In the late 80's, George went solo and produced Faith, the album and the single, which resonated with its Bo Diddley beat. It's the epitome of a butt-shaker. Then there's the kinda-creepy, kinda-compelling "Father Figure:" "I will be your father figure, put your tiny hand in mine..." Hmmm, okay, let's not go there. Let's just enjoy the transcendant beauty of the music and the voice as the bridge overwhelms us and we do remember the ones who have lied, who said that they cared but then left as we cried and George reassures us that we won't be thinking of him in these moments because all he ever wanted... "is in your eyes."
In 1990, George took his Eighties pop sensibility and broadened and refined it
on Listen Without Prejudice, Volume I. The somber lead single, "Praying for Time," took a distraught look at the world's festering wounds (and is still astonishingly relevant to our society now, in 2012). In "Freedom 90," which combines dance beats with soaringly vital gospel choruses, George shared confessional secrets with his audience and challenged us to rise above. He wised-up enough to admit that, in the past, "it was enough for me, to win the race, a prettier face, brand new clothes and a big fat place, on your rock and roll TV." But he was endeavoring to leave the apparently embarrassing butt-shaking Faith era behind: "Posing for another picture, everybody's got to sell, but when you shake your ***, they notice fast, and some mistakes were built to last." This is a far cry from the man who unabashedly titled a Wham! album Make It Big. Here was a singer who wanted to be taken seriously as an artist.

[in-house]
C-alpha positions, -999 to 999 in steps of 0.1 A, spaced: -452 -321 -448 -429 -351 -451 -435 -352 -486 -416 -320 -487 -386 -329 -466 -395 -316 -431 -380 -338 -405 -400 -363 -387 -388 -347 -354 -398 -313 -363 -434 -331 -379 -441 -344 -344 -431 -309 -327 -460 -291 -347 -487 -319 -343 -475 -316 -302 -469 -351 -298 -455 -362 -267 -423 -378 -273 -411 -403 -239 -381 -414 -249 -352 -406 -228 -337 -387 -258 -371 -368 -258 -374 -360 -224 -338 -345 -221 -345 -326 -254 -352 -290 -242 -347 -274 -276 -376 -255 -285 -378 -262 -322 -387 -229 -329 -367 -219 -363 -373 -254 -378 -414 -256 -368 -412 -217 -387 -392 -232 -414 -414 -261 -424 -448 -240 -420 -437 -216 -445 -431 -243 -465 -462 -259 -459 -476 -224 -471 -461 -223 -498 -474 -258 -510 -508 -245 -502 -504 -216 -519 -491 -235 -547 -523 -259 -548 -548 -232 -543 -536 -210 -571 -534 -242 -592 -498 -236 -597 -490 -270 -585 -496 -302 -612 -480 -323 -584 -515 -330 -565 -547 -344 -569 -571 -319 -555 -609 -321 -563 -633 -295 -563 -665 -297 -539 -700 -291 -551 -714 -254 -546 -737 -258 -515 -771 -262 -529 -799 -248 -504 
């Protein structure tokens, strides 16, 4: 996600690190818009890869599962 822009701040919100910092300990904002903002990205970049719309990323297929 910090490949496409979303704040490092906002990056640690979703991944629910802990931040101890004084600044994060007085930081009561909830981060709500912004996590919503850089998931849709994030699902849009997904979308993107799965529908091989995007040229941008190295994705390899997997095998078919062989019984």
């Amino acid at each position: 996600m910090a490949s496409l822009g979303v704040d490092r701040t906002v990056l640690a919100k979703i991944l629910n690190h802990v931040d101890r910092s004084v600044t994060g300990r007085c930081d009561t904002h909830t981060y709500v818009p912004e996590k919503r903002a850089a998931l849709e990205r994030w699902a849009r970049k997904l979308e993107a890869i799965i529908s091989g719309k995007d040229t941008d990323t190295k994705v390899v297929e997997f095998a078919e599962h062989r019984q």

Unfortunately, George's fans seemed to prefer the butt-shaker, because Listen Without Prejudice, while a million-seller, never reached the heights of multi-platinum Faith. He fought with his record company, released a couple of CDs, came out, but never regained his place at pop's pinnacle. In 2008, George withdrew from touring, saying he wanted a "more private life" and that, at 45, he felt a bit old for the game: "I think pop music should be about youth culture," he told the BBC. "It shouldn't be an endurance test."
Well, I'm here to say he's wrong. Some areas of pop culture may be for youth, but did Frank Sinatra cede pop music to the young? Hell, in his early 50's, he was topping the charts with "A Very Good Year," "Strangers in the Night," and his collaborations with Antonio Carlos Jobim. Did Tony Bennett cede pop music to the young? He's still recording duets in his mid-80's, and sounding fab. So why not George Michael?